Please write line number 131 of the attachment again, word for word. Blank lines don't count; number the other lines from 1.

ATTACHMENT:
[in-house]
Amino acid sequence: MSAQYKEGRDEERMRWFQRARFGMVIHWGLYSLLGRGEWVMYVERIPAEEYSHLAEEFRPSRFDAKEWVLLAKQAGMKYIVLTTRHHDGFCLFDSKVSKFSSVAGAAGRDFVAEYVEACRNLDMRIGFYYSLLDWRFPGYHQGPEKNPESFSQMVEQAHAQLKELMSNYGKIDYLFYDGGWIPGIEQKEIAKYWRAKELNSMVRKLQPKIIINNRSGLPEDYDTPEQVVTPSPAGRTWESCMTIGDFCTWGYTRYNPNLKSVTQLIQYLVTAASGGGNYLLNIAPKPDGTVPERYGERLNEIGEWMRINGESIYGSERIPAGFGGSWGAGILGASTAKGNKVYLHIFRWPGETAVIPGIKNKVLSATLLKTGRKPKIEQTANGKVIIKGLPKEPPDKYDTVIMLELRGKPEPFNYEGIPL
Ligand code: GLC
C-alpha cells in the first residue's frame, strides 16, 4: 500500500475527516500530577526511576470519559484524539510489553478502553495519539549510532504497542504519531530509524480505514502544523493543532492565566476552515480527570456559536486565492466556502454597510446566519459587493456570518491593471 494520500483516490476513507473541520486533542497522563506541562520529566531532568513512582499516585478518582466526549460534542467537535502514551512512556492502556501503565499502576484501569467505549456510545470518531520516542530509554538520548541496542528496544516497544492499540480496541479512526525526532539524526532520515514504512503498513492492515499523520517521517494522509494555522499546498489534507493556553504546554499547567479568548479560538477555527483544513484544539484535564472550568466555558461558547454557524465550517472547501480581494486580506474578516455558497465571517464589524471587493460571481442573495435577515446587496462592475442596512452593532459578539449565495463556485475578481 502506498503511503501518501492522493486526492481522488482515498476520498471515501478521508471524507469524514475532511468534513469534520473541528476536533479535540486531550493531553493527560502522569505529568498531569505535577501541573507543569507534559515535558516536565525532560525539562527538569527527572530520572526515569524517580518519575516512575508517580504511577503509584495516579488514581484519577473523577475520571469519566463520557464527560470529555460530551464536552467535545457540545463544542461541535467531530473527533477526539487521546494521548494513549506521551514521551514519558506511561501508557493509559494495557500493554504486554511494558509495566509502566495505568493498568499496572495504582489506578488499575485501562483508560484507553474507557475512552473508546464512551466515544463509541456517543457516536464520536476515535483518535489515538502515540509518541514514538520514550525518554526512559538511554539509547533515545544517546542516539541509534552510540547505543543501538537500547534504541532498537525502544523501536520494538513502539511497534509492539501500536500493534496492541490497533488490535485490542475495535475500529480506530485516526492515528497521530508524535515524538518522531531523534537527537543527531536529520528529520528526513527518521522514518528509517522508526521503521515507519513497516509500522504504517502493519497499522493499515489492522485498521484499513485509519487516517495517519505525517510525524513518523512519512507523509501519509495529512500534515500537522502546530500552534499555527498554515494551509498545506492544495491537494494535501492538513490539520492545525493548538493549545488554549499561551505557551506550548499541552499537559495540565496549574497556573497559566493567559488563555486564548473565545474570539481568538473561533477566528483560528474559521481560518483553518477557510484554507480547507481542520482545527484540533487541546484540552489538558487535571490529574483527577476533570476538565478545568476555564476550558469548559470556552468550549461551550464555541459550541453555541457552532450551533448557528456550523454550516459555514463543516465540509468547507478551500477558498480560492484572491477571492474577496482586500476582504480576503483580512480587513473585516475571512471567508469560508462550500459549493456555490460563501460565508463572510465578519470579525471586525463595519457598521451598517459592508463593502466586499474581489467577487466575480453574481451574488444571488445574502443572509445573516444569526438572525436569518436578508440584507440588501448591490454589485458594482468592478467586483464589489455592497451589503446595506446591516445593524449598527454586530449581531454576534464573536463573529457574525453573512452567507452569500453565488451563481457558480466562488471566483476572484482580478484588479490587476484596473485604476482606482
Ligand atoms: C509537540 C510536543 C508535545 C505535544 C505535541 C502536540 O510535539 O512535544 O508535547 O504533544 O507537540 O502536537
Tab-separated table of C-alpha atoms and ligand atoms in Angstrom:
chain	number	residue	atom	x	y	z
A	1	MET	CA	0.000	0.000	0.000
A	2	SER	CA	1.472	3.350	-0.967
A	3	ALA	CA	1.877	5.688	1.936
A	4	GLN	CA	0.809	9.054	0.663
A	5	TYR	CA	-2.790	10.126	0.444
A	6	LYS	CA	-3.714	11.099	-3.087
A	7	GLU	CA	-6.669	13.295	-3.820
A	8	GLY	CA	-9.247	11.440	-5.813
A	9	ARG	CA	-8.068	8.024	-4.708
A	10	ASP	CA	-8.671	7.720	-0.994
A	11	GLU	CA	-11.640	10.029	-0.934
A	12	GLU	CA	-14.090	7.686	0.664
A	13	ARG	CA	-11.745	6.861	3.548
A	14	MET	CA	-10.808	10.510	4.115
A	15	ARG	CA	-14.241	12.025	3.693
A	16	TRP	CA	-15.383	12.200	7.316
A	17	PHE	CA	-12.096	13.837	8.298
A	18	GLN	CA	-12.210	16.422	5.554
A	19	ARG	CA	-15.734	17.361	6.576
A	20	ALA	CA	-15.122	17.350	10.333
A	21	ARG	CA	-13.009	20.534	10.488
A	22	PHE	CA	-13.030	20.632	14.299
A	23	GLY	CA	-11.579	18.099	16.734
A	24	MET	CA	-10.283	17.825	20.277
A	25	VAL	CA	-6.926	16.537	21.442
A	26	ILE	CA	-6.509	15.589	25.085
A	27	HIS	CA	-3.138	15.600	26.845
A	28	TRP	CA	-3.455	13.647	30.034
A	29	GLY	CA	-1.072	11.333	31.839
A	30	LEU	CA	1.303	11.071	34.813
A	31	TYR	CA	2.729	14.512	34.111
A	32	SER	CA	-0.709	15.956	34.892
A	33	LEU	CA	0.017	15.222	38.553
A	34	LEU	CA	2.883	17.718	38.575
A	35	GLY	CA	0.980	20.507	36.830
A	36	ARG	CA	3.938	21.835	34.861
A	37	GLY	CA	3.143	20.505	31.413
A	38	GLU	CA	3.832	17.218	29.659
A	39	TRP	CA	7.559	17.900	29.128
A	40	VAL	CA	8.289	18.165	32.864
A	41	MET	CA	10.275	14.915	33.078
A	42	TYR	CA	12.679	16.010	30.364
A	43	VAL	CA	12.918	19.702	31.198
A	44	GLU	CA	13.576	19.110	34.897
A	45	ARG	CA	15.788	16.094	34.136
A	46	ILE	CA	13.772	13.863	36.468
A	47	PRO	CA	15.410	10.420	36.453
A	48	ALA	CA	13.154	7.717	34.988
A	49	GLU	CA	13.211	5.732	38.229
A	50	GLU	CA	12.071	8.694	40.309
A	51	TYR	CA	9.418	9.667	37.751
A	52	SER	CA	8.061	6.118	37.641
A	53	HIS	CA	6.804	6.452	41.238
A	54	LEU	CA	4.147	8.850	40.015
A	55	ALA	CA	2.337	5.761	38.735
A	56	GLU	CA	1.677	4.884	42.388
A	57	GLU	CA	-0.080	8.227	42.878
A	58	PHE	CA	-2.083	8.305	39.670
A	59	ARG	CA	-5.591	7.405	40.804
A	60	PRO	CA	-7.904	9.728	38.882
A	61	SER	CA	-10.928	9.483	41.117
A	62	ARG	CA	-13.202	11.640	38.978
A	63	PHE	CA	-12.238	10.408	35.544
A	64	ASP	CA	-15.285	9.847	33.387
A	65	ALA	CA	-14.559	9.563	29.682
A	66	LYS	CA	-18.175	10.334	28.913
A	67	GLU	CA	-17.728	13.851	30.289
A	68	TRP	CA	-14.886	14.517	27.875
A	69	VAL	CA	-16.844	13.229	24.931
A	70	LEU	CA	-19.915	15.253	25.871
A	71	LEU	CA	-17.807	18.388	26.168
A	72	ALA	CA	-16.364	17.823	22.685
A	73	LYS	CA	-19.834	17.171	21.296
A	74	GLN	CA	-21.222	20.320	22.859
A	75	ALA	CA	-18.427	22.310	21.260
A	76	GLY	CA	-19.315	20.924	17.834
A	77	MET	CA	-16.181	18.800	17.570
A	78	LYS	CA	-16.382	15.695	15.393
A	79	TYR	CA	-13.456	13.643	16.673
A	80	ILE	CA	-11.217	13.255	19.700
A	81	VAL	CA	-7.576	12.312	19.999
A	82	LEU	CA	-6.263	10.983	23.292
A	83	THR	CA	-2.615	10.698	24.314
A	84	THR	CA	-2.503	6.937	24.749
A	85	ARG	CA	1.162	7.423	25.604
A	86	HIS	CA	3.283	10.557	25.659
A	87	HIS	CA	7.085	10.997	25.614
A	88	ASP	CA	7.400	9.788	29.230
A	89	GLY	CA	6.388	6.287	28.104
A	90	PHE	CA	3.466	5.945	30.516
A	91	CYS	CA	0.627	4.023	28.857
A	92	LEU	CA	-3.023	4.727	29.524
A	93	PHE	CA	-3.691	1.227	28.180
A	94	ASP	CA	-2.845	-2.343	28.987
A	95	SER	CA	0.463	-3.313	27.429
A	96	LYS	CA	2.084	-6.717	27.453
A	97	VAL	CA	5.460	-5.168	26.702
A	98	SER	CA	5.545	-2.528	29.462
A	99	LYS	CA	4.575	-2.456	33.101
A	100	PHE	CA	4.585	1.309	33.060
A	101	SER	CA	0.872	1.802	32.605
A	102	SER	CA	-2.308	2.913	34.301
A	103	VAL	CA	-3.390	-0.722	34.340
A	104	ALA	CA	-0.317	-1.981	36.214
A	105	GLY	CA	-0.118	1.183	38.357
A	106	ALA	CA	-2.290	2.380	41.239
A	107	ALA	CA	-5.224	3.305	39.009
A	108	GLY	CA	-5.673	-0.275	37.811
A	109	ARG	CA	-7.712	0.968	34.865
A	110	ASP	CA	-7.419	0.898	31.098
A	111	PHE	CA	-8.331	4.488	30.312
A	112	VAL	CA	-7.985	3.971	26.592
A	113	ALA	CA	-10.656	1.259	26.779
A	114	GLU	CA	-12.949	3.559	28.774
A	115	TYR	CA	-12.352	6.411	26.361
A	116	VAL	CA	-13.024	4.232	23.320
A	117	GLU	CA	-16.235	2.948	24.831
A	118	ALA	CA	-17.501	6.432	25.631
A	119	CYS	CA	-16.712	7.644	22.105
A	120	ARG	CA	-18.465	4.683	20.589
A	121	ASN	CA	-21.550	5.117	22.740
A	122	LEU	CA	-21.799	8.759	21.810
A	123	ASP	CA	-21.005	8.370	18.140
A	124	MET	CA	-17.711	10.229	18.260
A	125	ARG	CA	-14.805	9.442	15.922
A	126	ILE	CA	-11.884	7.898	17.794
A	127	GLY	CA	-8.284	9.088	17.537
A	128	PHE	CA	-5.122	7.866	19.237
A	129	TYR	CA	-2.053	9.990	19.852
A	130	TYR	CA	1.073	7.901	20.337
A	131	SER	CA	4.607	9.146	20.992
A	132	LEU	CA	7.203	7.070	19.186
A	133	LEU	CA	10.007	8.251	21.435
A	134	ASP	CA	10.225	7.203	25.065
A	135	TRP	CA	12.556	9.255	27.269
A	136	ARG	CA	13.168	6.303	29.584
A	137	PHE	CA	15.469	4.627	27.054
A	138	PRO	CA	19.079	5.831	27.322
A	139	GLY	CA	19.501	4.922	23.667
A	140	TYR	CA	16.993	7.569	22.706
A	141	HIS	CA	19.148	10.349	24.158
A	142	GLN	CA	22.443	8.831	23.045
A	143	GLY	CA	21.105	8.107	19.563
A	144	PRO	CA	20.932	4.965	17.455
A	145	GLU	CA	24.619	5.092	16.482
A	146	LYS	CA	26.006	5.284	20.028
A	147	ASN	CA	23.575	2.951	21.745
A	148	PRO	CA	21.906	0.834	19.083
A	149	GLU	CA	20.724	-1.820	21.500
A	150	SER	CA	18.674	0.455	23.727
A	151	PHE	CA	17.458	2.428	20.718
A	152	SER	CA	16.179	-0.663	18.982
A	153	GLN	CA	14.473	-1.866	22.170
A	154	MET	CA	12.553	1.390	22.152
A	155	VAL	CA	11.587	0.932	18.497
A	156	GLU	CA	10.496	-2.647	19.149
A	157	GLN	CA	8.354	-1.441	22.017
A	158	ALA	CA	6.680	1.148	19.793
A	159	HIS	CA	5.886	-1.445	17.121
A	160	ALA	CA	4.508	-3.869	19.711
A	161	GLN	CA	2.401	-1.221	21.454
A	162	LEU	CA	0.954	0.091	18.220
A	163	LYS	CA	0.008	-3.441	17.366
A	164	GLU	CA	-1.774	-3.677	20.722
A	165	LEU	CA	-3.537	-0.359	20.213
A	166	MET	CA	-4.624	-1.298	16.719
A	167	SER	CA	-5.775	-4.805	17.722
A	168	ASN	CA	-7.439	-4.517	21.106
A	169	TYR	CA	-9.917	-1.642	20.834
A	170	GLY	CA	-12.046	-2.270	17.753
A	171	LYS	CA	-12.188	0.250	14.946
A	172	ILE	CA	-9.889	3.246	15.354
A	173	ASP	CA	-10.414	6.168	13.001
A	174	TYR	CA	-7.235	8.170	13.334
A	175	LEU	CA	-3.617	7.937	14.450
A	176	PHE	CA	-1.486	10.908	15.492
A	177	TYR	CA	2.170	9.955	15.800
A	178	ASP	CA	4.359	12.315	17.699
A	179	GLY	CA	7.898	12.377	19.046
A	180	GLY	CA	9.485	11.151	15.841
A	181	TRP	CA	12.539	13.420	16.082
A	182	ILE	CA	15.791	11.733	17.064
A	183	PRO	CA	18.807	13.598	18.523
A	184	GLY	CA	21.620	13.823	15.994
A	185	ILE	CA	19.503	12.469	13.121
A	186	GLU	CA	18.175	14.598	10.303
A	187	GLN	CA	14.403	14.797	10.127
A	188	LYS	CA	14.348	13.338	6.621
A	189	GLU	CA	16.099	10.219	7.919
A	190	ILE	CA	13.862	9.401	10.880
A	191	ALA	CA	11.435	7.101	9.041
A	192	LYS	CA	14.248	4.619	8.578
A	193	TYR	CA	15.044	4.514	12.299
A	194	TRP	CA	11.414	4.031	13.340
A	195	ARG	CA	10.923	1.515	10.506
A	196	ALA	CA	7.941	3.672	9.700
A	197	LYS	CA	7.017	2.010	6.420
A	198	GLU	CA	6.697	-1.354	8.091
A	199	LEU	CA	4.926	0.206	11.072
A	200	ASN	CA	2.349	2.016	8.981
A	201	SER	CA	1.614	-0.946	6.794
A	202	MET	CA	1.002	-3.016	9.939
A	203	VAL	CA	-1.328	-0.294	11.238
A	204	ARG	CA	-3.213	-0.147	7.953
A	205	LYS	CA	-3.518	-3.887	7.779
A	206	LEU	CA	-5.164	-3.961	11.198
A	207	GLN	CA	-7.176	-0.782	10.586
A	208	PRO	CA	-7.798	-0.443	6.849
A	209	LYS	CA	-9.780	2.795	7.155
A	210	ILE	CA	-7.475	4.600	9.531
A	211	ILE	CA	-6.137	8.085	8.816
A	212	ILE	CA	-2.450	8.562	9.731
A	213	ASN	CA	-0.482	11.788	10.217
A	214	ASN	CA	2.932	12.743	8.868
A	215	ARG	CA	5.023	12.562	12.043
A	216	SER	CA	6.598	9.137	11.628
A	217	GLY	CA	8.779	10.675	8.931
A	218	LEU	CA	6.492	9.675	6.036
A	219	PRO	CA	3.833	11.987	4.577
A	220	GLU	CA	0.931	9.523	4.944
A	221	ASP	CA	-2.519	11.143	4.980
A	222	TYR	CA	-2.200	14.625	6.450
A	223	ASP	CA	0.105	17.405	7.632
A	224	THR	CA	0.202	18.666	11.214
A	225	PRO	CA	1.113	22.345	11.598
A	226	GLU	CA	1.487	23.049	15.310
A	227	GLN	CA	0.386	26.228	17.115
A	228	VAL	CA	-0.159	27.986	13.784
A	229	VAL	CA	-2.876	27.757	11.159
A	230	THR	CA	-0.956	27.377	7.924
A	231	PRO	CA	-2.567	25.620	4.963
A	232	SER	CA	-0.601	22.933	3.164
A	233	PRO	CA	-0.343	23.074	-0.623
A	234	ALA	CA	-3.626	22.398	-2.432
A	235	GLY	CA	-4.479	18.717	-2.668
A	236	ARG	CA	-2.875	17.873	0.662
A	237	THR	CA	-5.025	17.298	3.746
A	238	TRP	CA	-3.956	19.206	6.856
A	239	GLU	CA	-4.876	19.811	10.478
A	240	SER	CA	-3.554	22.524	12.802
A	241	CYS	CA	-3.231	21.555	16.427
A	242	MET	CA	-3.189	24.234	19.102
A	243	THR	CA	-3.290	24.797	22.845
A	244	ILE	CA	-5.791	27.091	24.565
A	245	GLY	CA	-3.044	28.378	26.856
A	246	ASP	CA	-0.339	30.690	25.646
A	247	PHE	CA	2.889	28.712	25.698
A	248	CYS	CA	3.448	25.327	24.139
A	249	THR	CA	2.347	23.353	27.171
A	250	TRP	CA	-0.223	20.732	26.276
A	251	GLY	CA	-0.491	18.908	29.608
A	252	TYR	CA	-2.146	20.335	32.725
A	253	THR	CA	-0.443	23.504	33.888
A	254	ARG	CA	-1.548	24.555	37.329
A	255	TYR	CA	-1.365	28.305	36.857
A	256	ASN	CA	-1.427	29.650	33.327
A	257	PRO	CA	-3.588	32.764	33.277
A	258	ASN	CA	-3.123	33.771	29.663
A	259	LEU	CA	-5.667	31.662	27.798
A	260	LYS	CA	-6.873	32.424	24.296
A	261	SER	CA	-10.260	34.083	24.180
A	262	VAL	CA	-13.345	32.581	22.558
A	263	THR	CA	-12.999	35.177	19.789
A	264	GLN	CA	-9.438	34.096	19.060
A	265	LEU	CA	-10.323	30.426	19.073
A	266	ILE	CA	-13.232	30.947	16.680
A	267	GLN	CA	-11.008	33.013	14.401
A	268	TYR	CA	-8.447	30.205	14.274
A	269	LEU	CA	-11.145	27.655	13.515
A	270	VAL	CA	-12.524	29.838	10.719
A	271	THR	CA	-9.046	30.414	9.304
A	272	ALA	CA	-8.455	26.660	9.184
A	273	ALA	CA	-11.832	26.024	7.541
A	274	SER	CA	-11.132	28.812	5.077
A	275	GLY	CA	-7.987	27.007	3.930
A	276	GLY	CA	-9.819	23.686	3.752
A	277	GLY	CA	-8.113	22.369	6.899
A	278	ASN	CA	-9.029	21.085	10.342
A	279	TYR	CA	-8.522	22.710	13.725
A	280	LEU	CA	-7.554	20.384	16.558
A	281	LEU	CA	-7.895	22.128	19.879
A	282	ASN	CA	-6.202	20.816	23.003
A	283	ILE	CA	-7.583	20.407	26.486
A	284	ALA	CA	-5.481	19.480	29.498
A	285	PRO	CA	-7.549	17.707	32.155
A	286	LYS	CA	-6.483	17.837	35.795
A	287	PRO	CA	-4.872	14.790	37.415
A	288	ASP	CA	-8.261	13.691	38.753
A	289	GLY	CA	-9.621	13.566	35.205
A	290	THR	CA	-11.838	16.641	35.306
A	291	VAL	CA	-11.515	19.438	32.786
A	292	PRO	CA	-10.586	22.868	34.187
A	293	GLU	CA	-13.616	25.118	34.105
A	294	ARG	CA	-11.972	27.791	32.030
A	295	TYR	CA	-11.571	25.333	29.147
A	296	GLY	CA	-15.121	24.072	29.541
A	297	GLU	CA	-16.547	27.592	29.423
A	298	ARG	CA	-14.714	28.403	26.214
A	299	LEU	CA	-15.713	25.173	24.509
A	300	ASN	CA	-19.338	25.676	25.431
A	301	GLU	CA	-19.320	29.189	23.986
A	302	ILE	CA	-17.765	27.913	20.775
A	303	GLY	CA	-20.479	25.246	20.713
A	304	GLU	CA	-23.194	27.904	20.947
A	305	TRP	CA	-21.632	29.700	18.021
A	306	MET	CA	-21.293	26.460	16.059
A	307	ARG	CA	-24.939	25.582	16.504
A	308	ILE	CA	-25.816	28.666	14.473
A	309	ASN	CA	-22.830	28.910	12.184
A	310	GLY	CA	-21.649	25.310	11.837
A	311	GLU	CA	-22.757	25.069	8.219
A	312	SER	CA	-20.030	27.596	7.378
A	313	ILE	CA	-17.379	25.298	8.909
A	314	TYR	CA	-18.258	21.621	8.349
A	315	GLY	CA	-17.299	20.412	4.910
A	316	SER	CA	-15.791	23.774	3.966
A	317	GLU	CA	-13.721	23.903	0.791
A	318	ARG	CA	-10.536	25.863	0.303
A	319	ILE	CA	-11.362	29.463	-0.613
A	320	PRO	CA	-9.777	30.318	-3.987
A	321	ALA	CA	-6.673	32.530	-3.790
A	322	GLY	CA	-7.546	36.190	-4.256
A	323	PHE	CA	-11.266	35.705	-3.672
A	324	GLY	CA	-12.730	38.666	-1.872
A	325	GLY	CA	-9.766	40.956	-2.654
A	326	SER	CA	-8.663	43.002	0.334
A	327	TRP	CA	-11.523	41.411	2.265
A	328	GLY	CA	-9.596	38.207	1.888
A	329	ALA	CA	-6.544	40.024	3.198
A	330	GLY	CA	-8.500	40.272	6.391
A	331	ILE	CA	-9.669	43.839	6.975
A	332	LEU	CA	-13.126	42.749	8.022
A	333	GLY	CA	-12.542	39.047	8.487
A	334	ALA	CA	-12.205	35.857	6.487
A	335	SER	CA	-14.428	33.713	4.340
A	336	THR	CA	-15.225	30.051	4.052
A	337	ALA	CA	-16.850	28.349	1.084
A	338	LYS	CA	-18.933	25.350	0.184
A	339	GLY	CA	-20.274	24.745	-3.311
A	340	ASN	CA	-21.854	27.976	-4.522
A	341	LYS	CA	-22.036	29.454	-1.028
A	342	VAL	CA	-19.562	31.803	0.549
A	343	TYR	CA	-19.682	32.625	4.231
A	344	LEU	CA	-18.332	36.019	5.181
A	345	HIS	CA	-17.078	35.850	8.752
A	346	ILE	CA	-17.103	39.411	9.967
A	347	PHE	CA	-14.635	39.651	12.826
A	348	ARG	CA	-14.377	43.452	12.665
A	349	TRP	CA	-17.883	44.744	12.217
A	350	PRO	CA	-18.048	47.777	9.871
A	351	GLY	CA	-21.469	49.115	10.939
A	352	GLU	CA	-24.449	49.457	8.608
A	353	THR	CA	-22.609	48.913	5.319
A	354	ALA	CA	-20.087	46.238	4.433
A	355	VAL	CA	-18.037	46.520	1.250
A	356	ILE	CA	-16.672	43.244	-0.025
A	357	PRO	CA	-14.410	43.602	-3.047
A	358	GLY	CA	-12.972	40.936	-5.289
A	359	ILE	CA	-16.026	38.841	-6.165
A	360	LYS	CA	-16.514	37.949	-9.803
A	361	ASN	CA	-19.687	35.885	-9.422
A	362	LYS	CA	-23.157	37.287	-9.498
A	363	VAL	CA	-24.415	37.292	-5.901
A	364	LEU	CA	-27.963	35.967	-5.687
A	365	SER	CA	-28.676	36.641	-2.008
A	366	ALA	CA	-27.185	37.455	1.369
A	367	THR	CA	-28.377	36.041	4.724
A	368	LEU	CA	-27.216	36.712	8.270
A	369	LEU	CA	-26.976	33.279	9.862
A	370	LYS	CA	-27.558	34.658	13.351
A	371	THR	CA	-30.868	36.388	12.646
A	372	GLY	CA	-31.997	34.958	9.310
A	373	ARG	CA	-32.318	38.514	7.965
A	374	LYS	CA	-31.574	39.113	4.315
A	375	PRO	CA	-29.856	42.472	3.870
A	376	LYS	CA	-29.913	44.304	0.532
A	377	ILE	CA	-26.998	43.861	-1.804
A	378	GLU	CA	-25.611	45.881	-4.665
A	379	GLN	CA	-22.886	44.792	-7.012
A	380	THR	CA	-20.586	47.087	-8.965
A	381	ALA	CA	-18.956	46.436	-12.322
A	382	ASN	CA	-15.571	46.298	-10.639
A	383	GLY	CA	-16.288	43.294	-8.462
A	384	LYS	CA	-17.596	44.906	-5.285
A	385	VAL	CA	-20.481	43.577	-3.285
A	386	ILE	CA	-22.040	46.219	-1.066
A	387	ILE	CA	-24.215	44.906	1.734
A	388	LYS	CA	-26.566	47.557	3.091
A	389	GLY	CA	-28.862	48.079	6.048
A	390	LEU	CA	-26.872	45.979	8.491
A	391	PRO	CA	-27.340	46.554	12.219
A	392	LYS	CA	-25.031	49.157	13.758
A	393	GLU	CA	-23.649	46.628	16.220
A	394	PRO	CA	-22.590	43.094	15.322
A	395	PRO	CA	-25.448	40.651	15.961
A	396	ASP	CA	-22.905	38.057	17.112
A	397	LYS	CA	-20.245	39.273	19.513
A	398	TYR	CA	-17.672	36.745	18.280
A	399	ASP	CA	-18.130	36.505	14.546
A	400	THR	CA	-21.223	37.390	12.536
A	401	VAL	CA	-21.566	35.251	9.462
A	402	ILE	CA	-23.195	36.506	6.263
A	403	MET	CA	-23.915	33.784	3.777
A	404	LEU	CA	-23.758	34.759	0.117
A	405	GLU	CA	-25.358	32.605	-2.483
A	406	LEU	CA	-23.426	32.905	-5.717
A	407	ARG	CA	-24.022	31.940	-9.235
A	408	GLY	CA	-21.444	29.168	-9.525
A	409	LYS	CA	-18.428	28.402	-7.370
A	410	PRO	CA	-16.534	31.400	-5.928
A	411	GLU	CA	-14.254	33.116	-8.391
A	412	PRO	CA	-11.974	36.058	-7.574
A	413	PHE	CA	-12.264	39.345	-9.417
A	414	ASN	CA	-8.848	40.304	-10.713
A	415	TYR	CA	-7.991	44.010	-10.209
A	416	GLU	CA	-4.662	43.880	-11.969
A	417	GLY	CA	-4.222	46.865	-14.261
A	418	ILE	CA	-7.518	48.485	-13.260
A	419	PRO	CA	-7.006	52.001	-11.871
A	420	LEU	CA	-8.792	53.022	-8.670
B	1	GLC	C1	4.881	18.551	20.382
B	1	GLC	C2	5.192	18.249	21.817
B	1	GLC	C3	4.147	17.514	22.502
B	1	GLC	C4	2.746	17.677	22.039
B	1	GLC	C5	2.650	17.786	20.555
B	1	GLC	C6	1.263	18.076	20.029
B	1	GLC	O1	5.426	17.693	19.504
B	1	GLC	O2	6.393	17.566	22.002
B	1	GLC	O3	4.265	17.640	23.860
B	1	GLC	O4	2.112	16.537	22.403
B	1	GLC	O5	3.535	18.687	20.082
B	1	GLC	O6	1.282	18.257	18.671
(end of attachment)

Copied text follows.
A	124	MET	CA	-17.711	10.229	18.260